“What happens in that eternity between when an ancient work is first penned, chipped, painted or performed, and when it finally reaches our 21st century eyes? Time has a curious way of speeding up, slowing down, repeating itself or stopping altogether. In what ways is time twisted to the author’s devices in ancient literature, the performing arts and the visual arts? Chronology is an essential component to archaeological inquiry. What are some of the new dating techniques being employed in the field? Or, to go back a step, how much faith can we put in the chronologies of the past that modern scholars work with?”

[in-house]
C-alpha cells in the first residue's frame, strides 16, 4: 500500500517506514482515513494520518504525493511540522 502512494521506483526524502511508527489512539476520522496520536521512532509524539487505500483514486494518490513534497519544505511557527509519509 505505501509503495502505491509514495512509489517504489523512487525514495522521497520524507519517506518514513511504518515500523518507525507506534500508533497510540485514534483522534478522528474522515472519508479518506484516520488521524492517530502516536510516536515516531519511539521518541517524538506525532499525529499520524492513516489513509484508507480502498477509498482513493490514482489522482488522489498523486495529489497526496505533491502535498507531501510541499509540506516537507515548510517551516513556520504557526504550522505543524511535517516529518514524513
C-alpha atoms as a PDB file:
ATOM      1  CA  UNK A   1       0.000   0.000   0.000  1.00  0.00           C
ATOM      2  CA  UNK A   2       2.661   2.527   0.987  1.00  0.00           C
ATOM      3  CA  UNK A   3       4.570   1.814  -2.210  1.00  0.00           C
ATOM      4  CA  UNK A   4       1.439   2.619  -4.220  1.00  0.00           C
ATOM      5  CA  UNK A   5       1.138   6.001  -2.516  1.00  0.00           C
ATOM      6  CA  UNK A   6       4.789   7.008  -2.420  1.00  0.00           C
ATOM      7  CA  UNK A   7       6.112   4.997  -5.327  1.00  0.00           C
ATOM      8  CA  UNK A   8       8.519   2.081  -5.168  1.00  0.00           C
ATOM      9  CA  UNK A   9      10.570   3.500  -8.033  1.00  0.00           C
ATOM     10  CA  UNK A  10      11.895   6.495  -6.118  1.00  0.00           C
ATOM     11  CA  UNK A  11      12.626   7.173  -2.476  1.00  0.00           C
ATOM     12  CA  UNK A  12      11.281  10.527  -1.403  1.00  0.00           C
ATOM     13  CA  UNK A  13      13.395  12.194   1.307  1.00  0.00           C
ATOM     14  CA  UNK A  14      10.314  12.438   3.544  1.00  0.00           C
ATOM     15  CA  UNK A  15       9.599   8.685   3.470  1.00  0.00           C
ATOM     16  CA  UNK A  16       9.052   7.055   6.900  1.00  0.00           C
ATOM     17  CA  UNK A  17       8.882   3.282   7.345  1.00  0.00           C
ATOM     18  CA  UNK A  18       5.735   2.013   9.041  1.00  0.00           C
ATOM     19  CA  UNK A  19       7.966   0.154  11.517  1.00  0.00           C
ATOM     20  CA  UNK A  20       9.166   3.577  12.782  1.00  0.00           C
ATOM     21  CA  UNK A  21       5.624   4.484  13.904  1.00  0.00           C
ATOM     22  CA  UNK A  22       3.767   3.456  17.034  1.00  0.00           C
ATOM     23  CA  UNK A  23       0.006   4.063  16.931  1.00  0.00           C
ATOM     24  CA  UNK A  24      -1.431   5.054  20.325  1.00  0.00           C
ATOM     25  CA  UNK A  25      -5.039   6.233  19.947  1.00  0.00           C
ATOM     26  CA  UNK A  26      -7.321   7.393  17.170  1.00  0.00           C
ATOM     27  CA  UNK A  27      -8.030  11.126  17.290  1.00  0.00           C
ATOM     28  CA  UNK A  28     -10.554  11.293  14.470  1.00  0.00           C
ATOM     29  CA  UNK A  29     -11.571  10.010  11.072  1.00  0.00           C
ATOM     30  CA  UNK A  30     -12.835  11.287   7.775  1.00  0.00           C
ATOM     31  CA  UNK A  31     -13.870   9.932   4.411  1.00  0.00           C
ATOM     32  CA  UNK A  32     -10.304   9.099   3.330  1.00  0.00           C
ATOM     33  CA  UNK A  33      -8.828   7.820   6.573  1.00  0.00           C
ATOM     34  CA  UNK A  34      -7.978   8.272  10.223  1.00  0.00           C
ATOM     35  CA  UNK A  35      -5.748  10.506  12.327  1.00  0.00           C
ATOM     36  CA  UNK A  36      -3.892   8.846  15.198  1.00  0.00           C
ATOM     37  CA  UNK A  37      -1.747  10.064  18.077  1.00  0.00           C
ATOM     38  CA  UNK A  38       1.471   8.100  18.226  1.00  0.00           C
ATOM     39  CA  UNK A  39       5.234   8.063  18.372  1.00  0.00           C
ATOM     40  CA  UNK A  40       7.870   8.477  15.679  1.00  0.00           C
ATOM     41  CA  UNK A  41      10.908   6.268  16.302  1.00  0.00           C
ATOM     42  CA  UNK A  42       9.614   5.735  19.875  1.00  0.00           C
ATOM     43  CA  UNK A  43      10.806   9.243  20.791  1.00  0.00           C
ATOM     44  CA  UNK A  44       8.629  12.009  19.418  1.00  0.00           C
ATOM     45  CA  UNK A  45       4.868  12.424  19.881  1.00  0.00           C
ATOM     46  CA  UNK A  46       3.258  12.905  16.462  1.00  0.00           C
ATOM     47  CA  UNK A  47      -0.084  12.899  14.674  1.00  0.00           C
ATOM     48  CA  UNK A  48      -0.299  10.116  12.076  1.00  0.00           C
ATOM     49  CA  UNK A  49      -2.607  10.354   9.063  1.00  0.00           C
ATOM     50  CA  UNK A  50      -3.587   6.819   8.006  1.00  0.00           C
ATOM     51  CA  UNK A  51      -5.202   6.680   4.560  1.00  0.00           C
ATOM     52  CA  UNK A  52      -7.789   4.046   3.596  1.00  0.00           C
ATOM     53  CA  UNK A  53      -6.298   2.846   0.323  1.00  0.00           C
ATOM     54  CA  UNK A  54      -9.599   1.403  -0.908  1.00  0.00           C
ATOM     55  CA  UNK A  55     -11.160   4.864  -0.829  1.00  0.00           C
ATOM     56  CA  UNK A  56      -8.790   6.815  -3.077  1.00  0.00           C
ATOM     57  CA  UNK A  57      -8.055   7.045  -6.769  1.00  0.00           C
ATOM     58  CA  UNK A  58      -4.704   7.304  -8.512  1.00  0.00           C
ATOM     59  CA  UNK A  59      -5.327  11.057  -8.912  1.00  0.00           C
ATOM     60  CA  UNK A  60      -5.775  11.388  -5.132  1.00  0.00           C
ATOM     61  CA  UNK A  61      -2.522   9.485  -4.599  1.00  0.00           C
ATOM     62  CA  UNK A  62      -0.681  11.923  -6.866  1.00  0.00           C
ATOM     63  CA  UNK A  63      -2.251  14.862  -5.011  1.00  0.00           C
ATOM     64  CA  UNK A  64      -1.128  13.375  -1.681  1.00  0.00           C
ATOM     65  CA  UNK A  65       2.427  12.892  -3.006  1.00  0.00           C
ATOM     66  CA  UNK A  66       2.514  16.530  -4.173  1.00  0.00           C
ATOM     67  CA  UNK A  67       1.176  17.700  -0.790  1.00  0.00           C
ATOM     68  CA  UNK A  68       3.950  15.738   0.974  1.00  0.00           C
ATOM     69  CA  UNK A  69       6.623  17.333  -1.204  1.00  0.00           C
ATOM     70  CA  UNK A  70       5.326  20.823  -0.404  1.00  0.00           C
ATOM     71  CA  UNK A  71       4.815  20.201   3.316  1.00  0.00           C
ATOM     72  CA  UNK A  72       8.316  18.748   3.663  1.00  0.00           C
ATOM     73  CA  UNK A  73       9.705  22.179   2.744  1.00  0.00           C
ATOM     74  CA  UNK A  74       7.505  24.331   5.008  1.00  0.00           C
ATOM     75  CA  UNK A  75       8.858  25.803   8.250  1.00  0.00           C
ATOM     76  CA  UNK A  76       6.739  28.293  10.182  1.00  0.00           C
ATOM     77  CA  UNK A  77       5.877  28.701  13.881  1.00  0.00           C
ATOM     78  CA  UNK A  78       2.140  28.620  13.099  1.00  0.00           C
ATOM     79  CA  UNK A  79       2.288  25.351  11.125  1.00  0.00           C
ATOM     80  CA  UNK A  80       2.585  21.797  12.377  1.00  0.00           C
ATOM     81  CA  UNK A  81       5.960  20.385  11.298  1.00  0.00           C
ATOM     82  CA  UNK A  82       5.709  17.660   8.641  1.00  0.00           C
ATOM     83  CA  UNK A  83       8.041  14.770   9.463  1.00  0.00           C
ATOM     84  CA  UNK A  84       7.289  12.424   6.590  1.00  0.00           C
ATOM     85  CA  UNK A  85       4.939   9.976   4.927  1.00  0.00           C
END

Our graduate department is hosting a conference this spring, May 2-3rd, 2014. The topic is disjointed narratives and we’re accepting papers on:
- Art and architecture, and its reception
- Literature, be it fictional, historical or philosophical
- Religious scripture and ceremony
- Archaeological theory, methodology and chronology
Abstracts are due January 15th, 2014. Check out our conference website for more details on the topic, and our keynote speaker, Dr. Giovanna Cerserani.